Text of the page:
The Big Screen in Rockingham

Rockingham’s first movie house opened in September 1913. Owned and operated by Henry C. Rancke, it was located on Courthouse Square, now Harrington Square, in downtown Rockingham.

Named the Star Theatre, the silent movie house faced the south side of the county courthouse on the Square. It was Richmond County’s second movie theatre with the first one being in Hamlet.

I remember mother telling me of playing the piano in a movie house, recalled the late Kate Rancke Buie, daughter of H. C. Rancke.

Later the Star Theatre was owned by Robert L. McDonald.

Advertisements in issues of the 1916 Rockingham Post-Dispatch gave admission costs of 15 cents and 25 cents.

With the change in times, the Rockingham Opera House – built by T. C. Leak and H. C. Wall – was in the early 1920s converted into the Garden Theatre, featuring silent movies.

The building was located on East Washington Street, between what was then the Pee Dee Bank and today’s Helm’s Jewelry.

H. C. Wall became full owner of the Garden Theatre and on Dec. 16, 1929, the first talking movies were shown in the remodeled and newly-named Richmond Theatre.

Admission was 10 cents for children and 40 cents for adults, except on Saturdays when silent films were shown and the admission was 10 cents for children and 25 cents for adults.

The first talking presentation was Movietone Follies of 1929. The following week featured Gloria Swanson in The Trespassers.

The Hamlet Opera House was converted into a movie house in 1933. Hamlet still has hopes of restoring that building on Main Street.

The county'[s first movie house was opened in Hamlet, Feb. 20, 1912. It was named the Amuseu Motion Picture Show and each weekday night showed the latest in motion pictures. The owner was J. C. Nieymer.

On July 5, 1934, Joe Caudell announced plans for a new theatre to be located in the then Bob’s Cleaners building on Washington Square. The building was next to the Rockingham-Post Dispatch building, later Hough Hardware, now Kitchin, Neal, Webb, Webb and Futrell law offices.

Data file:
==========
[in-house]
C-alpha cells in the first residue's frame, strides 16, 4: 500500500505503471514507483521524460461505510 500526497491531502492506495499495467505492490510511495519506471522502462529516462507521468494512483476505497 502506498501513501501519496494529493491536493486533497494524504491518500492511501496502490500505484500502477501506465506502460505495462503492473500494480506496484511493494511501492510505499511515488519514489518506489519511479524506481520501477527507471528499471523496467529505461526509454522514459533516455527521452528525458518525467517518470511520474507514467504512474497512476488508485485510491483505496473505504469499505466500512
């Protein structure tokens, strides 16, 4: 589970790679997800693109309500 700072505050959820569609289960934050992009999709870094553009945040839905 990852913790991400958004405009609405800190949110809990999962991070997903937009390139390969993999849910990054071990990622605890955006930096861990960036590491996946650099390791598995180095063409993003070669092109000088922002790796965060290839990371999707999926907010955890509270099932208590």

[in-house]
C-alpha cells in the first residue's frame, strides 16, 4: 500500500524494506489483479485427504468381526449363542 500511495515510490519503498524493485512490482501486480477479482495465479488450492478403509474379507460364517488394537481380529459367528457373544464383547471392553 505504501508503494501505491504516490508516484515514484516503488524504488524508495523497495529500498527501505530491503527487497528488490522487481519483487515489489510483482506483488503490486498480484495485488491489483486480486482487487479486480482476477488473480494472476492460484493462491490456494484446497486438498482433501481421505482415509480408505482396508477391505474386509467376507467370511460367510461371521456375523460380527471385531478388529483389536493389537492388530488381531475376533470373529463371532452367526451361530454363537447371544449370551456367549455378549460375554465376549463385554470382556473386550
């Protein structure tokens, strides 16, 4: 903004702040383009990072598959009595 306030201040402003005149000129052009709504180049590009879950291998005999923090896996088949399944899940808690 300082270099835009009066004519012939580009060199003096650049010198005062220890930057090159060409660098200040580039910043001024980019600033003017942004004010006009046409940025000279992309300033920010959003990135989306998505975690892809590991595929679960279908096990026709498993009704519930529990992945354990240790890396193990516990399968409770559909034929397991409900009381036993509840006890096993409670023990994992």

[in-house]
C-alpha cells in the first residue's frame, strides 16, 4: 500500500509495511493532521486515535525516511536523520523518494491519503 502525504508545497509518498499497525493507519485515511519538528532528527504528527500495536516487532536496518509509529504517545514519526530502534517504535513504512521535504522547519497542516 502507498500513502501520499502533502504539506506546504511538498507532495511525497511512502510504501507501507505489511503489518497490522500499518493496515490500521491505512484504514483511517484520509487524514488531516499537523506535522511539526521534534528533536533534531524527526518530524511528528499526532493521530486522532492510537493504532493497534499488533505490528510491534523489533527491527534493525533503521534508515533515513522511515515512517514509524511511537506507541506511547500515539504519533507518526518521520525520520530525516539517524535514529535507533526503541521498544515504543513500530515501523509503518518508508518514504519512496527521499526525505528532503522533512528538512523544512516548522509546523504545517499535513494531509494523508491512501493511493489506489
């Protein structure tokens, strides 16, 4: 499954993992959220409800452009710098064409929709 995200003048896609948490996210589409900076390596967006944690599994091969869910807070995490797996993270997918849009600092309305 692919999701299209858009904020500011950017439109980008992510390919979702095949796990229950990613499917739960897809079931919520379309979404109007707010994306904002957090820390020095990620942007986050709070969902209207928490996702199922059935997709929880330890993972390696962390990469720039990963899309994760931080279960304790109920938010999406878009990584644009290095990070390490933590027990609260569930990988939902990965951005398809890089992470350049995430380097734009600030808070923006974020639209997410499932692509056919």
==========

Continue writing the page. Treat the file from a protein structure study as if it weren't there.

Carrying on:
The new theatre was to be air-conditioned. The only other air-conditioned building in downtown Rockingham at the time was the Richmond Theatre. Opened in August 1934, the new theatre was named Little Joe’s Theatre on the Square.

On Aug. 24, 1939, that theatre was sold to H. B. Meiselman and renamed the Strand Theatre. He later donated the building to the City of Rockingham which is now the Richmond Community Theatre operated by a volunteer board of directors which produces plays and other events in the building.

Shortly after 1939, H. C. Wall opened the Little Theatre on West Washington Street next to what was then the Greyhound Bus Station, roughly where the Rockingham Hardware Store is today. This area was later included in the Urban Renewal Project.

By the mid-1940s, there were three downtown Rockingham movie houses, two movie theatres in East Rockingham, two drive-in movie facilities and the Hamlet Theatre.

Between the 1940s and 2014 there had been other movie theaters in Richmond County. However, in 2014 there are no movie theaters in Richmond County.

J. Neal Cadieu, Jr.

(This was used in the Richmond County Historical Society publication, Mixed Blessings.)


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